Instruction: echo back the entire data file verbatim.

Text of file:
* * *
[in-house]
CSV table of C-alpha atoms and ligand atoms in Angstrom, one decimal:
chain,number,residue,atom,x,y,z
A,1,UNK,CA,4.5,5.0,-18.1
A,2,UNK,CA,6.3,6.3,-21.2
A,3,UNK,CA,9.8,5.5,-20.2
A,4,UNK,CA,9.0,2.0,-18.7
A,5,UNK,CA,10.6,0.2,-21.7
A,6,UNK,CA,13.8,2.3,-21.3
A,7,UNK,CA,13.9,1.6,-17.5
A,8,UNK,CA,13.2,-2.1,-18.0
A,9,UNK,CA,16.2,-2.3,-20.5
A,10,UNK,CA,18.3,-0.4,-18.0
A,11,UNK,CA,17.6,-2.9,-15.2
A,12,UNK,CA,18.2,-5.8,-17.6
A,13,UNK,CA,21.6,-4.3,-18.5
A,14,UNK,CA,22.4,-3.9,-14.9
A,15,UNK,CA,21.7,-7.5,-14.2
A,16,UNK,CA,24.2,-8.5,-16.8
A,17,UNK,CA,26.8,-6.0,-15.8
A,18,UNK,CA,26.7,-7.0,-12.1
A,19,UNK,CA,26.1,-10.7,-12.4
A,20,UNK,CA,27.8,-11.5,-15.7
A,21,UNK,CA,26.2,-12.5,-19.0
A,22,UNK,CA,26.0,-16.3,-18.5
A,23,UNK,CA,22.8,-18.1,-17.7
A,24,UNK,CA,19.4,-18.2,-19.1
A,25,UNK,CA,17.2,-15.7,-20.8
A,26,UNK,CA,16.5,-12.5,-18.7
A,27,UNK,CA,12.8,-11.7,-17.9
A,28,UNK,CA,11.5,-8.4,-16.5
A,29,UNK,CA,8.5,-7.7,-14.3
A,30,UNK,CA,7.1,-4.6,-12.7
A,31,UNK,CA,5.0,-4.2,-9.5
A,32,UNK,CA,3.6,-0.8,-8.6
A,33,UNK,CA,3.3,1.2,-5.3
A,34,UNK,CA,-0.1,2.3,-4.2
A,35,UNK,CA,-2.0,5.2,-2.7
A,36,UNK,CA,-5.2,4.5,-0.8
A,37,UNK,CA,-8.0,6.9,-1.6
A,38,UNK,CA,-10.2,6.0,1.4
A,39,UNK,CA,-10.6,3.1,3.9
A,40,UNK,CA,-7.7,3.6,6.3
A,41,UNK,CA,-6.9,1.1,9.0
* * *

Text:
[in-house]
CSV table of C-alpha atoms and ligand atoms in Angstrom, one decimal:
chain,number,residue,atom,x,y,z
A,1,UNK,CA,4.5,5.0,-18.1
A,2,UNK,CA,6.3,6.3,-21.2
A,3,UNK,CA,9.8,5.5,-20.2
A,4,UNK,CA,9.0,2.0,-18.7
A,5,UNK,CA,10.6,0.2,-21.7
A,6,UNK,CA,13.8,2.3,-21.3
A,7,UNK,CA,13.9,1.6,-17.5
A,8,UNK,CA,13.2,-2.1,-18.0
A,9,UNK,CA,16.2,-2.3,-20.5
A,10,UNK,CA,18.3,-0.4,-18.0
A,11,UNK,CA,17.6,-2.9,-15.2
A,12,UNK,CA,18.2,-5.8,-17.6
A,13,UNK,CA,21.6,-4.3,-18.5
A,14,UNK,CA,22.4,-3.9,-14.9
A,15,UNK,CA,21.7,-7.5,-14.2
A,16,UNK,CA,24.2,-8.5,-16.8
A,17,UNK,CA,26.8,-6.0,-15.8
A,18,UNK,CA,26.7,-7.0,-12.1
A,19,UNK,CA,26.1,-10.7,-12.4
A,20,UNK,CA,27.8,-11.5,-15.7
A,21,UNK,CA,26.2,-12.5,-19.0
A,22,UNK,CA,26.0,-16.3,-18.5
A,23,UNK,CA,22.8,-18.1,-17.7
A,24,UNK,CA,19.4,-18.2,-19.1
A,25,UNK,CA,17.2,-15.7,-20.8
A,26,UNK,CA,16.5,-12.5,-18.7
A,27,UNK,CA,12.8,-11.7,-17.9
A,28,UNK,CA,11.5,-8.4,-16.5
A,29,UNK,CA,8.5,-7.7,-14.3
A,30,UNK,CA,7.1,-4.6,-12.7
A,31,UNK,CA,5.0,-4.2,-9.5
A,32,UNK,CA,3.6,-0.8,-8.6
A,33,UNK,CA,3.3,1.2,-5.3
A,34,UNK,CA,-0.1,2.3,-4.2
A,35,UNK,CA,-2.0,5.2,-2.7
A,36,UNK,CA,-5.2,4.5,-0.8
A,37,UNK,CA,-8.0,6.9,-1.6
A,38,UNK,CA,-10.2,6.0,1.4
A,39,UNK,CA,-10.6,3.1,3.9
A,40,UNK,CA,-7.7,3.6,6.3
A,41,UNK,CA,-6.9,1.1,9.0